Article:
Decades after his death, Phar Lap remains Australia's most famous racehorse: an ungainly chestnut gelding whose great stamina helped him win 37 of his 51 races between 1929 and 1932. Phar Lap was born in New Zealand and purchased for the bargain price of 160 pounds by trainer Harry Telford and American owner David Davis in 1927. The horse repaid them by winning over 66,000 pounds in purse money during his career. Phar Lap was the favorite in the prestigious Melbourne Cup race three times, winning in 1930 and becoming a national hero in the process. After the 1931 Cup he was shipped to America to face new competition for bigger stakes. He won his first race, at Agua Calienti in Mexico, but never raced again: in April of 1932 he died suddenly at a ranch in California. An autopsy indicated gastric trouble, but the precise cause has never been perfectly clear; many Australians believed the rumor that Phar Lap had been poisoned by enemies in the American racing industry. A scientific study in 2008 indicated that Phar Lap had indeed died of arsenic poison, though it was unclear whether the overdose had been malicious or accidental. After Phar Lap's death, his heart was found to weigh 6.2 kilograms (about 14 pounds) -- roughly 50% larger than a typical racehorse's heart. The champion's hide was stuffed and returned to the National Museum in Melbourne, where he has remained a popular exhibit for decades.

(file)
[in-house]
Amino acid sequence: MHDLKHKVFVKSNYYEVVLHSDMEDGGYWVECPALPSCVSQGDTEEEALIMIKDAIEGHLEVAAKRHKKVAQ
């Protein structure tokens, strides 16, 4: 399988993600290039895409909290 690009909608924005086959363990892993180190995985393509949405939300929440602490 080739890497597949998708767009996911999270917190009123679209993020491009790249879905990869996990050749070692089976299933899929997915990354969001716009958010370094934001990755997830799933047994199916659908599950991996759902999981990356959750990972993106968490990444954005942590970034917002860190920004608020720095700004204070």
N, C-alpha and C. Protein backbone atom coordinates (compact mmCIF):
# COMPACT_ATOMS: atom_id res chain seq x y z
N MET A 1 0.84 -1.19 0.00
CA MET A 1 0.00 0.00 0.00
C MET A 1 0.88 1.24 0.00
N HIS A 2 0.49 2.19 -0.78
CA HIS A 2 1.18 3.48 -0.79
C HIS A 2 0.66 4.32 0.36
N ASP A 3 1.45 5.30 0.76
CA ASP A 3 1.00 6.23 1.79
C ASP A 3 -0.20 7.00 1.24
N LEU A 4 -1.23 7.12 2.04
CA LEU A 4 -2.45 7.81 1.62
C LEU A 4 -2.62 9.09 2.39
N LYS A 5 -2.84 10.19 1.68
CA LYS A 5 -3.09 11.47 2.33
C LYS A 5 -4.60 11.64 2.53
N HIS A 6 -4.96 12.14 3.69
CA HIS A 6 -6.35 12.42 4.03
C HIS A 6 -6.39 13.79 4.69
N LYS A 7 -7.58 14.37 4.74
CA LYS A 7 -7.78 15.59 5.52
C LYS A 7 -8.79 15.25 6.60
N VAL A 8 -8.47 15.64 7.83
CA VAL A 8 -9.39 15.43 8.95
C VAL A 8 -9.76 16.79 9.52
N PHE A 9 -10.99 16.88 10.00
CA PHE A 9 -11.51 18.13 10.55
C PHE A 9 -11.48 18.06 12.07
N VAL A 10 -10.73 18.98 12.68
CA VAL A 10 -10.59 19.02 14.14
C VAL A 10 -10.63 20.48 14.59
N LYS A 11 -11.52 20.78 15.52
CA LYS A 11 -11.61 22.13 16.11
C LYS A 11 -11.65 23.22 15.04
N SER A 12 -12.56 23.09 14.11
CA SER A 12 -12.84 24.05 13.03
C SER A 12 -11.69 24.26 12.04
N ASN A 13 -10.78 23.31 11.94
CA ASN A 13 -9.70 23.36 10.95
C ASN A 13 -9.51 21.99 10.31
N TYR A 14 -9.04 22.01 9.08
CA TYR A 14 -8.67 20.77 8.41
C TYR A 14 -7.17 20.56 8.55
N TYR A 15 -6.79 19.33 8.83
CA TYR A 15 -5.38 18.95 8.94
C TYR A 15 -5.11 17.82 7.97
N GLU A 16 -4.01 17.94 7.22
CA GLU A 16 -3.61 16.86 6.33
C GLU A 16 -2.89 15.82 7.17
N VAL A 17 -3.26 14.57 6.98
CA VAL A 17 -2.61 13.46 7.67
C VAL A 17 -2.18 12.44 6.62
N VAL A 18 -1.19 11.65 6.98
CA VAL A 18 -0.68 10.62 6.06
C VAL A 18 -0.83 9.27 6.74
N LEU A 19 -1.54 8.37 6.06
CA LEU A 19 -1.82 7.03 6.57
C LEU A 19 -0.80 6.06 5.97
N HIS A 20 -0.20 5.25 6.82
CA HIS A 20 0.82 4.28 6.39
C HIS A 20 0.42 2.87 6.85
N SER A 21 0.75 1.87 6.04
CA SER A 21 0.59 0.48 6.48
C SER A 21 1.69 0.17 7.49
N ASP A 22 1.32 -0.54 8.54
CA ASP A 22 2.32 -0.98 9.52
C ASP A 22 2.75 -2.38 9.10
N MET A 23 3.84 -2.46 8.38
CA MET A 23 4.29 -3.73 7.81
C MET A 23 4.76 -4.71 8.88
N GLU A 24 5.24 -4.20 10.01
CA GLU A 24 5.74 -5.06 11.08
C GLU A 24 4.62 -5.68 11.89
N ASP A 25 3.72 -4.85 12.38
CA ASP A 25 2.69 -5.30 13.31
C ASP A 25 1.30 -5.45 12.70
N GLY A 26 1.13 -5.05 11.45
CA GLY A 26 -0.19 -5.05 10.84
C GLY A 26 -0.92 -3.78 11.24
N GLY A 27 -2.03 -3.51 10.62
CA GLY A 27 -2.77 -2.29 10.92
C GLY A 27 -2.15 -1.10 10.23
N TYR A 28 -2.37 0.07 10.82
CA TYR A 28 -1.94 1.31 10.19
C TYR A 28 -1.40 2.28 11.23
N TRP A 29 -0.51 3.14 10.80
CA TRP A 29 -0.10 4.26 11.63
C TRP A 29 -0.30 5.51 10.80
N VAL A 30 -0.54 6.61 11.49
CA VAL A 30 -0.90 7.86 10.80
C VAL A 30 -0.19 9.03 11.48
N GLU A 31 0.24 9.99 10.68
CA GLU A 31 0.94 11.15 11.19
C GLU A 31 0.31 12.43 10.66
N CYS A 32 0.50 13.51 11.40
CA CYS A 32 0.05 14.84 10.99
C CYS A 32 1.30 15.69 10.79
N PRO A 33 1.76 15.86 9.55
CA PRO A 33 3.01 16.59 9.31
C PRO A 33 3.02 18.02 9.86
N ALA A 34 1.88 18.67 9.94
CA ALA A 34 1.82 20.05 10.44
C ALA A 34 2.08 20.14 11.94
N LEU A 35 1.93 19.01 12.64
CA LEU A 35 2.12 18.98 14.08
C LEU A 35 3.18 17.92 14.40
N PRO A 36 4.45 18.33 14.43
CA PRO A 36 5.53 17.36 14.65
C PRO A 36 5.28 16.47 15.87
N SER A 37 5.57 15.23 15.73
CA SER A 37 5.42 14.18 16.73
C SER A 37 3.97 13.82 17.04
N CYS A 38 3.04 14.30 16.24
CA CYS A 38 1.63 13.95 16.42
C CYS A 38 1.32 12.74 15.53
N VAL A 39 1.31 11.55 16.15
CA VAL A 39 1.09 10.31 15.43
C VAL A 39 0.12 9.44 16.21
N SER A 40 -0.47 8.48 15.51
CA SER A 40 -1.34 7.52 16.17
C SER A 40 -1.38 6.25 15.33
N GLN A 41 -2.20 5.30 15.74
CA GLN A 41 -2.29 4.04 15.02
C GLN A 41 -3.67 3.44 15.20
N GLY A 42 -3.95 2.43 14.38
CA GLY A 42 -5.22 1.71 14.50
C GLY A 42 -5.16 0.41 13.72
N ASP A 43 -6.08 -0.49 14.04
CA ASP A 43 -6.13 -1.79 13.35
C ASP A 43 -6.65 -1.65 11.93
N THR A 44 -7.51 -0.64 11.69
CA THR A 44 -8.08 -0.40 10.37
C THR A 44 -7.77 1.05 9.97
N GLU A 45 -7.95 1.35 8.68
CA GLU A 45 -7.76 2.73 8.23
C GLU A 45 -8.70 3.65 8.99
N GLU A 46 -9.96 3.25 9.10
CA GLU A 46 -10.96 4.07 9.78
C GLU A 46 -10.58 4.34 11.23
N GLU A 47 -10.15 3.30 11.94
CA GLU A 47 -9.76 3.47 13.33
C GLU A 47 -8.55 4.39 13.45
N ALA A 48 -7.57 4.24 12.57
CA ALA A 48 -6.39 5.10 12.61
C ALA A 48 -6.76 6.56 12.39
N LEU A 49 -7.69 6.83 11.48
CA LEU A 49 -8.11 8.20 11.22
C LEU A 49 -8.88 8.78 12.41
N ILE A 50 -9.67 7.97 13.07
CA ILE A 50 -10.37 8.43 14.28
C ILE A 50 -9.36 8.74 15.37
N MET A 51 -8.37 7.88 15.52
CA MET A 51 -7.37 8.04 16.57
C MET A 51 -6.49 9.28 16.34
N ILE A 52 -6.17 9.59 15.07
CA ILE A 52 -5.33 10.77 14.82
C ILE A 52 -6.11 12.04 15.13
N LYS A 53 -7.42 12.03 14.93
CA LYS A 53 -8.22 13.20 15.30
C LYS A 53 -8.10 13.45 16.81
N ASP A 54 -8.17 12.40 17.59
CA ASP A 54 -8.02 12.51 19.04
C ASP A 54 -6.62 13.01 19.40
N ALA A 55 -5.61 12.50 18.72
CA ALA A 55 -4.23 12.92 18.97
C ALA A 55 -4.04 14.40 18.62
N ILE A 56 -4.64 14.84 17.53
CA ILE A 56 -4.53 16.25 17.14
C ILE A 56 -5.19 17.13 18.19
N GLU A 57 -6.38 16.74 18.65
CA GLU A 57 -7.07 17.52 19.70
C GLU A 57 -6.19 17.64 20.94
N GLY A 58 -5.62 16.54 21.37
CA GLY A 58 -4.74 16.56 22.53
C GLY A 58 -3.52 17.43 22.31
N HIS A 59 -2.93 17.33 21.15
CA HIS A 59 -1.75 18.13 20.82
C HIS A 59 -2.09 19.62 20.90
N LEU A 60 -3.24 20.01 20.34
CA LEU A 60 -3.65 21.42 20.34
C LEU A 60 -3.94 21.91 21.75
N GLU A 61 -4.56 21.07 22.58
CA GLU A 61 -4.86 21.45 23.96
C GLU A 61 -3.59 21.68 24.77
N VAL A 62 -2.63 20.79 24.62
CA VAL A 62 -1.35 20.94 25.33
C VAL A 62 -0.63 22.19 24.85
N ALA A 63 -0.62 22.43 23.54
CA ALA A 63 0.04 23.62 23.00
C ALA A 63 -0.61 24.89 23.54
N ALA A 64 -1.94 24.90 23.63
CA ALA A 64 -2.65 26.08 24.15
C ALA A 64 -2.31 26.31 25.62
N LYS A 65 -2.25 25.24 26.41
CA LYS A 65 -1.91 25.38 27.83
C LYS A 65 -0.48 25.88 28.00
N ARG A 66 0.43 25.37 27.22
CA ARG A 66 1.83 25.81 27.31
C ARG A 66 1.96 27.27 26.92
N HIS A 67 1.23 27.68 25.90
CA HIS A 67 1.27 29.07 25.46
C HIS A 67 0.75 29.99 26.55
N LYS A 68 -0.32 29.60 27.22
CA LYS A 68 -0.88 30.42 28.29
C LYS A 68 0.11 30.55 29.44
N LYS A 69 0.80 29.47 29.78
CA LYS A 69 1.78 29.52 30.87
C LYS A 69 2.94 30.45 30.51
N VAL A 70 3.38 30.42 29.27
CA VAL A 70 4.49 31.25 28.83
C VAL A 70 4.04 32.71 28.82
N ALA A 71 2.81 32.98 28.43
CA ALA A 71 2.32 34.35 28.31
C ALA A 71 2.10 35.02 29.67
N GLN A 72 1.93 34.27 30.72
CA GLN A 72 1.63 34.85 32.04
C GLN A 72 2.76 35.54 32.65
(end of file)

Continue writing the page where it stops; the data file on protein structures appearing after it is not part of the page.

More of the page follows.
Phar Lap’s name was derived from the Thai word for lightning… His story was made into a 1983 movie, Phar Lap, starring actors Martin Vaughan as Harry Telford and Tom Burlinson as his groom (or “strapper”) Tommy Woodcock… Phar Lap film director Simon Wincer later made Free Willy, the 1993 film which starred Keiko the Whale… Phar Lap, a 2001 book by Peter Thompson and Geoff Armstrong, proposed that Phar Lap was not poisoned but rather died of a disease known as duodenitis-proximal jejunitis, also known as proximal enteritis… Phar Lap’s bright chestnut color led to the nickname “Big Red” — a name also given to 1973 Kentucky Derby winner Secretariat.
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